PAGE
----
Mindful Beach Cleaning

Having recently listened to an interesting discussion about concern over the new wave of beach cleaning and the potential negative effects on the environment by potentially harming the many small ecosystems of the beach we headed over to Jane Darkes website to see if we could learn more.

As plastic has been a part of the natural environment now for over 50 years it has become a part of the ecosystem, creatures build their life around it, for better or worse. And while there is no doubt that removing plastic from the natural environment is beneficial we have to be respectful of nature and the ecosystems that are around it and remove waste in a way that is least disturbing.

The strandline is where everything collects on a beach. It’s the line left by the last tide and it moves up and down the beach as the tides change each day. Its here that you’ll find a mixture of debris washed up by the waves, the strandline looks different on different surfaces and what you find is determined by the landmass where you live and the currents of the sea. Everything that gets washed up on the beach has been through an incredible journey.

While on the beach it is crucial to remember that they are not only there for our enjoyment they are of course also a home to a huge number of creatures and we need to be respectful of that.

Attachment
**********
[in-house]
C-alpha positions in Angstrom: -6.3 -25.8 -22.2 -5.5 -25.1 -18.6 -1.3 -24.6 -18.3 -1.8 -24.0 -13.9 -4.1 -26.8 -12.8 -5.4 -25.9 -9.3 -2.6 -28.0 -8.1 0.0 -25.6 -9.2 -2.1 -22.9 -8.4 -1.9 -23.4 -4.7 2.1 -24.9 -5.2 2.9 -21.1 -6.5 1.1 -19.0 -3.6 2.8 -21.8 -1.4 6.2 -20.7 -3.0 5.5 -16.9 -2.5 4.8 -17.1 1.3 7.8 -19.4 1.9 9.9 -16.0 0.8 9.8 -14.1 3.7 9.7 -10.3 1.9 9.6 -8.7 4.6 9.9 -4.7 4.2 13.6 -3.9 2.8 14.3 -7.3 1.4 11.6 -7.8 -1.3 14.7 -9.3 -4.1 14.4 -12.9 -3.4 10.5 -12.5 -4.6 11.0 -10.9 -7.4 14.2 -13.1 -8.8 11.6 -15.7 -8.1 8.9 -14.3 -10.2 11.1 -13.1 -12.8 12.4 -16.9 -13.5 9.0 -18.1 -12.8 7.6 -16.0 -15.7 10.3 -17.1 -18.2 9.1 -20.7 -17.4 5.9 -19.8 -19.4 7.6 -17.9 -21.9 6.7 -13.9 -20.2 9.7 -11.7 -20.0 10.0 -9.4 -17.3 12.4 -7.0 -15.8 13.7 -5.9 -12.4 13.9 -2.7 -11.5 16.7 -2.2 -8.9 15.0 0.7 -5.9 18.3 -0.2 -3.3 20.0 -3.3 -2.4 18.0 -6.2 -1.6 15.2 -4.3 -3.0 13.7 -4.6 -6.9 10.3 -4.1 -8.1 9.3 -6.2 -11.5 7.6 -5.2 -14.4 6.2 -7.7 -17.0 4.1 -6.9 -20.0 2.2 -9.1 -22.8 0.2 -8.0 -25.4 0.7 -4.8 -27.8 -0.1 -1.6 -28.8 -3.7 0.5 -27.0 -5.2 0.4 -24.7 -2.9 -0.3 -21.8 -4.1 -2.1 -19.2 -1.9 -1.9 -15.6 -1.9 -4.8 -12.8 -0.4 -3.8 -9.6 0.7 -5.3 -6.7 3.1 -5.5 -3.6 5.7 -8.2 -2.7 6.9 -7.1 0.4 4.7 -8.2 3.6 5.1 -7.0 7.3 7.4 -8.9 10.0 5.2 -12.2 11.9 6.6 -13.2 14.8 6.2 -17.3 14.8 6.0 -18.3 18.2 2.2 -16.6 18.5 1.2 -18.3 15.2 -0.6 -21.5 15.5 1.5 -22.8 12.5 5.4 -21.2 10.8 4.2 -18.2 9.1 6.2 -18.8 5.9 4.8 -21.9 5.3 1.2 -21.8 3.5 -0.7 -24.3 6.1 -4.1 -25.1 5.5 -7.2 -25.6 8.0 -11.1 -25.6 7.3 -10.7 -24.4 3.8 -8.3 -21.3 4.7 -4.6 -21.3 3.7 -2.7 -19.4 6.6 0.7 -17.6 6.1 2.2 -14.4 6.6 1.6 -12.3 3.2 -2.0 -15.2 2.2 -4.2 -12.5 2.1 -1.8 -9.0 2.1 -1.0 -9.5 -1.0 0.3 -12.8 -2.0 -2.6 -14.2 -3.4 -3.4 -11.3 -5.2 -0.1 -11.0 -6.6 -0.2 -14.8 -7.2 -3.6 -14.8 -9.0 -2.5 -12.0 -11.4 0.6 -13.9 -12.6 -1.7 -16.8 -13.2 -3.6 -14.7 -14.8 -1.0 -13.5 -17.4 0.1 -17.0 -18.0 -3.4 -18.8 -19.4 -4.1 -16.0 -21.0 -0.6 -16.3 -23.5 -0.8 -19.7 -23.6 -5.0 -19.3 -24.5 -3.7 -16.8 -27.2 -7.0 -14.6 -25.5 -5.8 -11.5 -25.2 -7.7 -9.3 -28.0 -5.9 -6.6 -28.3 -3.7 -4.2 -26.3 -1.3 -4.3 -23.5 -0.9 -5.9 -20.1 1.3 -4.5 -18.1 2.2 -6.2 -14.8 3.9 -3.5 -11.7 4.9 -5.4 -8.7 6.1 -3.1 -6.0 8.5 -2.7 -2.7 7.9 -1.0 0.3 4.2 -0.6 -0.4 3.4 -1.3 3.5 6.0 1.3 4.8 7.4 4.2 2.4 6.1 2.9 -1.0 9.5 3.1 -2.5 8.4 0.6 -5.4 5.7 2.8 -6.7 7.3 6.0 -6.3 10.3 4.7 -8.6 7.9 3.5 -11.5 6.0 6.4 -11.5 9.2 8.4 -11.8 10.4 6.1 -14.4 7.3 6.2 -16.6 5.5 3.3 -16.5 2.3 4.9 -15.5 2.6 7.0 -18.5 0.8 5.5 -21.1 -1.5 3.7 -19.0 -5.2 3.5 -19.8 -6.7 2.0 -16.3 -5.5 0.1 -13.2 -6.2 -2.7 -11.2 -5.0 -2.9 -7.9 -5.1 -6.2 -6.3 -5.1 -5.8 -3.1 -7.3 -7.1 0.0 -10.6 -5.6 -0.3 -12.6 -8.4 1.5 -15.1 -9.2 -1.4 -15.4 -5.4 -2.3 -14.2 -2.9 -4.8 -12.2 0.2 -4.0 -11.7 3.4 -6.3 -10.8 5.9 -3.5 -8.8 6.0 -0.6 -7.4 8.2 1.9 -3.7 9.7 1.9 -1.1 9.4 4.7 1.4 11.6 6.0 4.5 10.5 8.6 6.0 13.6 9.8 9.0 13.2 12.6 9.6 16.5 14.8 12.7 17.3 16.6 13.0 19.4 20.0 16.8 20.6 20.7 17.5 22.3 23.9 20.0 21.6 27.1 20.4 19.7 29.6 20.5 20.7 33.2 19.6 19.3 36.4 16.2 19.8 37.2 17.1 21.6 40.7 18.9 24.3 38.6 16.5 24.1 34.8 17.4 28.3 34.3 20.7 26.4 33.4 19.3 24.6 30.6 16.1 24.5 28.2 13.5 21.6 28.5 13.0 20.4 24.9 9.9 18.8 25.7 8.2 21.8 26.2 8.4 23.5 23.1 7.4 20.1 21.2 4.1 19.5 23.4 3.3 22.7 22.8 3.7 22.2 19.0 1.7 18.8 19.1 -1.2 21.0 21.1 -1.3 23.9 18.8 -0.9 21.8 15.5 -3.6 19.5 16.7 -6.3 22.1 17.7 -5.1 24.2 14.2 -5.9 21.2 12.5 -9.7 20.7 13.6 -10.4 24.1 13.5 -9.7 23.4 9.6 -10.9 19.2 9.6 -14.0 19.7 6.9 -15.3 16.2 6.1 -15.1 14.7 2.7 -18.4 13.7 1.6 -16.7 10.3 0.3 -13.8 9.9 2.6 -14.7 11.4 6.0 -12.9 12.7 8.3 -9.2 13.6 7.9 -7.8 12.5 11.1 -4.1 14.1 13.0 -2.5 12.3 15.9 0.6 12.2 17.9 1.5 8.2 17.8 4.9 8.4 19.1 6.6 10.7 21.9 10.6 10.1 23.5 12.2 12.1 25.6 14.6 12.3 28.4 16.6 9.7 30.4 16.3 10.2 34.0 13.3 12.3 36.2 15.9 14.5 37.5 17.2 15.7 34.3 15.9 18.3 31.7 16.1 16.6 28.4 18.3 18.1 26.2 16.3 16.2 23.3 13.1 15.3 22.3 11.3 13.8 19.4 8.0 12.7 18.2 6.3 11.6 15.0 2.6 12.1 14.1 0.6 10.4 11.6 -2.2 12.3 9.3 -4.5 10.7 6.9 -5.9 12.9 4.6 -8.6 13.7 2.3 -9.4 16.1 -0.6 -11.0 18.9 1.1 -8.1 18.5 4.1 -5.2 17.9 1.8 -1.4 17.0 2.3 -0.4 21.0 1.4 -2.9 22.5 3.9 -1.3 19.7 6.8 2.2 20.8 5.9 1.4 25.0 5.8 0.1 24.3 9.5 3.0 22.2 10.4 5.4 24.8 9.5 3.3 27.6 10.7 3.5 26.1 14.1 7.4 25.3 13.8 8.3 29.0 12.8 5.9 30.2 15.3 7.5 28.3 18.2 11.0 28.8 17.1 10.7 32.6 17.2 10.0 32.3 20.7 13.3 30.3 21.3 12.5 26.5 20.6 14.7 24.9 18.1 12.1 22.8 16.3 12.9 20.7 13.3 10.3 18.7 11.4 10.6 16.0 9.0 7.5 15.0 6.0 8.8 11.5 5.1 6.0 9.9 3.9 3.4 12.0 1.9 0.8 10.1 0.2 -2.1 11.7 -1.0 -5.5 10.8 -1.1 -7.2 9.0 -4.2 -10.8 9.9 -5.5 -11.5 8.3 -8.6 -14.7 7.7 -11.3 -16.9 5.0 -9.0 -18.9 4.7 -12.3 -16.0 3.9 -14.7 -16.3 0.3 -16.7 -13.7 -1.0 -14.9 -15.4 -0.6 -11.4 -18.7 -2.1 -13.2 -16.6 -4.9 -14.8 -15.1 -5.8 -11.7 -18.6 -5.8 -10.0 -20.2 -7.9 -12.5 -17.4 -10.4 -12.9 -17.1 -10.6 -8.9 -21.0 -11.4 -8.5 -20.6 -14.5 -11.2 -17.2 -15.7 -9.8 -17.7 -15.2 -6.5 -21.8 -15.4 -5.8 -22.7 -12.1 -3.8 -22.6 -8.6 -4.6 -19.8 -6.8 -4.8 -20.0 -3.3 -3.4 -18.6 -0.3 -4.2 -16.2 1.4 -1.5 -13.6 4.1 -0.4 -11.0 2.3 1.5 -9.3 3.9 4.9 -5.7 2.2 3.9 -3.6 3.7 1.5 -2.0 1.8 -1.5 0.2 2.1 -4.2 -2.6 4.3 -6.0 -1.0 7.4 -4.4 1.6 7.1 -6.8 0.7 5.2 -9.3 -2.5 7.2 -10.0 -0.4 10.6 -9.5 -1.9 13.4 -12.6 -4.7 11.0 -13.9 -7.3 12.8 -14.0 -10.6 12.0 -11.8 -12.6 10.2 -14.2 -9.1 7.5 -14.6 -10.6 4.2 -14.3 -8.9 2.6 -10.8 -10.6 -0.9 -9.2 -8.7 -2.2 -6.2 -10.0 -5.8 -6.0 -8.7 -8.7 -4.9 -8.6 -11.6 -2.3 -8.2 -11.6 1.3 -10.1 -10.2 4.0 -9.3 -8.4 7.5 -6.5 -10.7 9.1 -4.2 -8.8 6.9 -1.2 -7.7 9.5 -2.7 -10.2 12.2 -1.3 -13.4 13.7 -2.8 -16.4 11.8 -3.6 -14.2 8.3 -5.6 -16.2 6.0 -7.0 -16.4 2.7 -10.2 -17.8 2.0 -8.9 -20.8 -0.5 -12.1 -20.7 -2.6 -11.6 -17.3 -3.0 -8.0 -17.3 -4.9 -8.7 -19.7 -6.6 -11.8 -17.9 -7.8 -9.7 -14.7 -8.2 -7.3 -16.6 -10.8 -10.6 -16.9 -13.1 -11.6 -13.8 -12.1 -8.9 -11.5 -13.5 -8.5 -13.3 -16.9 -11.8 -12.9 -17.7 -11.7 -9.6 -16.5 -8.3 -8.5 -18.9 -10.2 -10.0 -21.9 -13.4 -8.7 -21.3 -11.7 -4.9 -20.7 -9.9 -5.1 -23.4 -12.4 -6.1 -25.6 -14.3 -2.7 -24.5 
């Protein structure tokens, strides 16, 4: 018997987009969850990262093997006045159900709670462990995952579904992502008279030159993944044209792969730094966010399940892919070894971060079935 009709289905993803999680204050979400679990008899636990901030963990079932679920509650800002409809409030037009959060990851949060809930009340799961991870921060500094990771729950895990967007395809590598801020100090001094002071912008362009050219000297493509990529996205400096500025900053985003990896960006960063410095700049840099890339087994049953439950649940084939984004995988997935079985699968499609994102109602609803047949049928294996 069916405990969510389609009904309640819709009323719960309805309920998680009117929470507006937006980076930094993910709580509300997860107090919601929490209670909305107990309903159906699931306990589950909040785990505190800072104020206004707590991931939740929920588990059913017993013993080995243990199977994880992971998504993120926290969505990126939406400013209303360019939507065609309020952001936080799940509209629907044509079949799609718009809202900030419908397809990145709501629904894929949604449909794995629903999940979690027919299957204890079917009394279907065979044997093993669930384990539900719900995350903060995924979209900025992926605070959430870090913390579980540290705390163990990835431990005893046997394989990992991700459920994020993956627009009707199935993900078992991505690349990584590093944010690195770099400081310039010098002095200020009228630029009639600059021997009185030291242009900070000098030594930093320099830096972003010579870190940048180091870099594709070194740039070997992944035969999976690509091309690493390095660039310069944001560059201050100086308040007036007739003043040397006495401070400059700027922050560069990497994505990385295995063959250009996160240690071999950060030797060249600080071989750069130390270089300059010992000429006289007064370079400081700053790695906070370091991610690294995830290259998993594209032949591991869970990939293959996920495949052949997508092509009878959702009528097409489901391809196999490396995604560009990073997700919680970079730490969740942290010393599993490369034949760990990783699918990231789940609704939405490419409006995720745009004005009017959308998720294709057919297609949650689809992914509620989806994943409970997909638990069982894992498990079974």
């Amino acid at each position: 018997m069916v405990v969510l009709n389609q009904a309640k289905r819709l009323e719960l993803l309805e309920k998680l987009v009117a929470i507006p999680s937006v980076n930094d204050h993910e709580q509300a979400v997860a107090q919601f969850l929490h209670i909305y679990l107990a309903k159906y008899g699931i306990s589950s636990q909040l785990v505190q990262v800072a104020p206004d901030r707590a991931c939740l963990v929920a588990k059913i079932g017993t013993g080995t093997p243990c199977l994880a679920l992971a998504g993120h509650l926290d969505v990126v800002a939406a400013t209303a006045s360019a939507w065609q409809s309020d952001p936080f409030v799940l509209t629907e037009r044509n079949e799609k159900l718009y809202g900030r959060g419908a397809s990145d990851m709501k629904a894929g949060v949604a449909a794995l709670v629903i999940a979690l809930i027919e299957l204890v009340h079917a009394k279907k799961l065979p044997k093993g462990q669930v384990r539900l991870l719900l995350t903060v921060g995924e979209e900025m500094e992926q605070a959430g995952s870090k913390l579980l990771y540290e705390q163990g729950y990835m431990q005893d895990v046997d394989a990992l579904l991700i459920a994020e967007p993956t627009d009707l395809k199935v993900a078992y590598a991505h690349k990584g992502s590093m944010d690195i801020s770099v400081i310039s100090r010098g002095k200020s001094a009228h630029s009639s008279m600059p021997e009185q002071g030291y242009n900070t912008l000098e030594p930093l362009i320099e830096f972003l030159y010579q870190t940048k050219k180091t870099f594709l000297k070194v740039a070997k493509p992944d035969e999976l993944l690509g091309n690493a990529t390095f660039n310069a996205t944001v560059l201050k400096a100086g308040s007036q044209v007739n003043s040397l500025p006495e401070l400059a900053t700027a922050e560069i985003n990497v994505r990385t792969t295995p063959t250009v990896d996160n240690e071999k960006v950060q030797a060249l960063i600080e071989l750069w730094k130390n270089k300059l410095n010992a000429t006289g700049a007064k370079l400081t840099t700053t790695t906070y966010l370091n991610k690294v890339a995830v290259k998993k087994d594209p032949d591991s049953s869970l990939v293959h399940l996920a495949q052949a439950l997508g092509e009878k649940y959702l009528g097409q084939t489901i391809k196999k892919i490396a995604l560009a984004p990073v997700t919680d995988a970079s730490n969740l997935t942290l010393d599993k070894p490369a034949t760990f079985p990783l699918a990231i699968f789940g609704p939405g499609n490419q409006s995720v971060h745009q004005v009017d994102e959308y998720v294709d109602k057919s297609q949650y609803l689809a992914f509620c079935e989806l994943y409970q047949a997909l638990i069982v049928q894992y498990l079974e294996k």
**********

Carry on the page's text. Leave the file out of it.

The Wildlife Trust tells us to take care not to disturb wildlife and habitats when visiting the coastline, especially during the breeding seasons for animals like birds and seals. During the summer, many waders and seabirds nest on sand and shingle beaches, and seal pups are born during late autumn and winter. Disturbance at this time can lead to young being injured or abandoned. Beaches and strandlines need sensitive management to ensure that the fragile vegetation is not destroyed, or prevented from developing, and that breeding birds are not disturbed by people and dogs. Cleaning is an important part of this, but mechanised beach-cleaning should be avoided as it removes the top layer of sand and the strandline, while compressing the beach, badly damaging important invertebrate populations.

Buglife writes that many invertebrate species may be threatened by public pressure causing erosion and disturbance of their habitat. We should also remember that tidal litter such as seaweed and driftwood found on the strandline provides essential shelter for many invertebrates and should not be cleared away as is often the case with beach tidying schemes. The removal of driftwood for beach barbecues or decorative purposes is highly damaging. The large, nationally scarce Beach comber beetle (Nebria complanata) requires fairly large items of flotsam such as driftwood under which to shelter and find the sandhoppers on which it feeds. The French zipper spider (Drassyllus lutetianus) also lives among wet tidal debris. 

Having increased our knowledge a little on the fragile ecosystems and creatures of the beach we will now be taking a more mindful approach to beach cleaning, ensuring to minimise disturbance to the natural environment as we go on the hunt for plastic.

If you want to learn more about the creatures of the strandline, dunes and beaches check out the links below where the info for this blog was found.

Information from Jane Darke, Wildlife Trust Beaches, Wildlife Trust Coastal and Buglife

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